1002.4.1.1 Potable water-supplied trap seal primer valve. A potable water-supplied trap seal primer valves shall conform to ASSE 1018. The discharge pipe from the trap primer valve shall connect to the trap above the trap seal on the inlet side of the trap.

1002.4.1.2 Reclaimed or gray water-supplied trap seal primer valve. A reclaimed or gray watersupplied trap seal primer valve shall conform to ASSE 1018. The quality of reclaimed or gray water supplied to trap seal primer valves shall be in accordance with the requirements of the manufacturer of the trap seal primer valve. The discharge pipe from the trap seal primer valve shall connect to the trap above the trap seal, on the inlet side of the trap.

1002.4.1.3 Waste water supplied trap primer device. A waste water-supplied trap primer device shall supply water to the trap. Waste water-supplied trap primer devices shall conform to ASSE 1044. The discharge pipe from the trap seal primer device shall connect to the trap above the trap seal on the inlet side of the trap.

1002.4.1.4 Barrier-type trap seal protection device. A barrier-type trap seal protection device shall protect the floor drain trap seal from evaporation. Barrier-type floor drain trap seal protection devices shall conform to ASSE 1072. The devices shall be installed in accordance with the manufacturer’s instructions.

Note, the IPC also doesn’t allow deep-seal traps on standard installations, only special designs due to accessibility. It does, however, allow a variety of solutions to infrequently used floor drains.

*Information also relevant to older versions of this code.


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Design and installation considerations

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All connections between the sewer system and potable water requires protection from contamination. All primers are manufactured or fitted with a device that prevents cross- contamination.

  • Many jurisdictions require an air-gap fitting.
  • Water type and pressure-differential-actuated valves should be installed at least six (6) inches above the floor drain.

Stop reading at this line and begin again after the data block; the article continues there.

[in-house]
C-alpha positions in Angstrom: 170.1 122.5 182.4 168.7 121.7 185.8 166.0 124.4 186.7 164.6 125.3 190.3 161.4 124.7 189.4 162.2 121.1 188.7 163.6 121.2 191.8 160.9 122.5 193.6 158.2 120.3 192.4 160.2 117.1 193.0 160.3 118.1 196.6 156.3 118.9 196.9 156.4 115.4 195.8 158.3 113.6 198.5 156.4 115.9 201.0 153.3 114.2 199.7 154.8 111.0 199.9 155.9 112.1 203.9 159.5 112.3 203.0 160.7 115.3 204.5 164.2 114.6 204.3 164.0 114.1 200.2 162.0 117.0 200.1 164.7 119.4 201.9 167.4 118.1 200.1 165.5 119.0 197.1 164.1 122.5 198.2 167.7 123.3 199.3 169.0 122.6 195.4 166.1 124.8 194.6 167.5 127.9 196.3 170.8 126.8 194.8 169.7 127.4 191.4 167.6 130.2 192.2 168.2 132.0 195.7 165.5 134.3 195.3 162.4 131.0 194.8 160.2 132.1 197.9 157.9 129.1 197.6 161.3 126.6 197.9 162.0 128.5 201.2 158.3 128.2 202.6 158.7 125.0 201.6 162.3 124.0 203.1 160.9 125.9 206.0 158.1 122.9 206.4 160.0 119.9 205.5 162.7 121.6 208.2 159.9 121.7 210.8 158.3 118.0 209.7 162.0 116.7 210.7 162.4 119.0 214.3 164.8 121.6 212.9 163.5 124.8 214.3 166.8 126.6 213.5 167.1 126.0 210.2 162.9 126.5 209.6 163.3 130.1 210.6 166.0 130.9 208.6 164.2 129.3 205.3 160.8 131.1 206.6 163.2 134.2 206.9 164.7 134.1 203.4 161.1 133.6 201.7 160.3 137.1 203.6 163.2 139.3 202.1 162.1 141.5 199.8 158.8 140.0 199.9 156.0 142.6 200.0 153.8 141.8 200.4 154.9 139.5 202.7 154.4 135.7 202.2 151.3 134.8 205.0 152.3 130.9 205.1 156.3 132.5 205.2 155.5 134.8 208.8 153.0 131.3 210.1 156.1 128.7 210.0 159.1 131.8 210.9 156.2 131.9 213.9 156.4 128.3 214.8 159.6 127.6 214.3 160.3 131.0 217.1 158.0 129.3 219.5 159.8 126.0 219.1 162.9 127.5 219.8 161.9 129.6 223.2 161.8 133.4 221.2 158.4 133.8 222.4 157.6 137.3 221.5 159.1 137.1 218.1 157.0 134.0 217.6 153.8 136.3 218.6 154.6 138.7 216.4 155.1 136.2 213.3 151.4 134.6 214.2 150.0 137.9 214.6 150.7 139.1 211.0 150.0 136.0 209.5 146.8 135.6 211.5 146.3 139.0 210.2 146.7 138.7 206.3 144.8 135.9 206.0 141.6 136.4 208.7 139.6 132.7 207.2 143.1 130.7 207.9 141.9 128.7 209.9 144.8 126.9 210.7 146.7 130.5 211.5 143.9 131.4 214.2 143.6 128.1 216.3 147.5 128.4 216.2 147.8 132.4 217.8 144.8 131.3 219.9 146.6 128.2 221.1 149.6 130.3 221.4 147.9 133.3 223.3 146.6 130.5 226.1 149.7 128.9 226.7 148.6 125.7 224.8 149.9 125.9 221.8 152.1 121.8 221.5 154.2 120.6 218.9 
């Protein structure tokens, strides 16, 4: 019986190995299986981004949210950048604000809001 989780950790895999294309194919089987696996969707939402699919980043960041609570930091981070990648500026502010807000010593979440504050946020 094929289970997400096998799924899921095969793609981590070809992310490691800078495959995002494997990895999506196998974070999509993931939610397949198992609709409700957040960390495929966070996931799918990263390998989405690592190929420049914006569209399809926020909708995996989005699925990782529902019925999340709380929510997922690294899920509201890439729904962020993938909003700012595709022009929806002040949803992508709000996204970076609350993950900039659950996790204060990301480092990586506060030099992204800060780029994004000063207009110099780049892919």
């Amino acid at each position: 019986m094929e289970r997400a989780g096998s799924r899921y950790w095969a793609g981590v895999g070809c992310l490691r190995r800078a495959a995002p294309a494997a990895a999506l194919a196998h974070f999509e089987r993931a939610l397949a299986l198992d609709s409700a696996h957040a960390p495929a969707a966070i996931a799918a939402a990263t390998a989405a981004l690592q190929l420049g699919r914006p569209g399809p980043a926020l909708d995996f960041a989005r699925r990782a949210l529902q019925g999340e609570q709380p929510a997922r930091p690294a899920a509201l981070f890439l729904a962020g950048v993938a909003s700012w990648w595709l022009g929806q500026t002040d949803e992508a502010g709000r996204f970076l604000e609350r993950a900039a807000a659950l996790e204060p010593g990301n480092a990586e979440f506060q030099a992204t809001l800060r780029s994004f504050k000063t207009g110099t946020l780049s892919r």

• Supply connection line to be installed with a vertically raised elbow, so debris can’t enter the primer and cause it to malfunction.
  • Trap primers with moving parts will eventually need to be replaced, repaired, or cleaned, requiring an adequately sized access door.
  • A shut-off valve should be installed before the primer for ease of repair and maintenance.
  • The primer line should be thoroughly flushed prior to installation. These lines are small and prone to clogging and if the line is not clean when installed there is no hope the floor drain will see any water.

5035 - Optimize Is Sewer Gas Giving Your Customers the Wrong Impression White Paper-7_Trap Primer

CONCLUSION

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There is a lot to consider when choosing the appropriate form of trap protection and it merits careful consideration. In the world of first impressions, the last thing you want to do is leave your customers with the impression that your business “stinks.”

At Dialectic, our experienced plumbing engineers will help you make an informed decision on what is the best practice for trap protection for your project or business.

 

REFERENCES

2018 International Plumbing Code (IPC). International Code Council, Inc.
2018 Uniform Plumbing Code (UPC). International Association of Plumbing and Mechanical Officials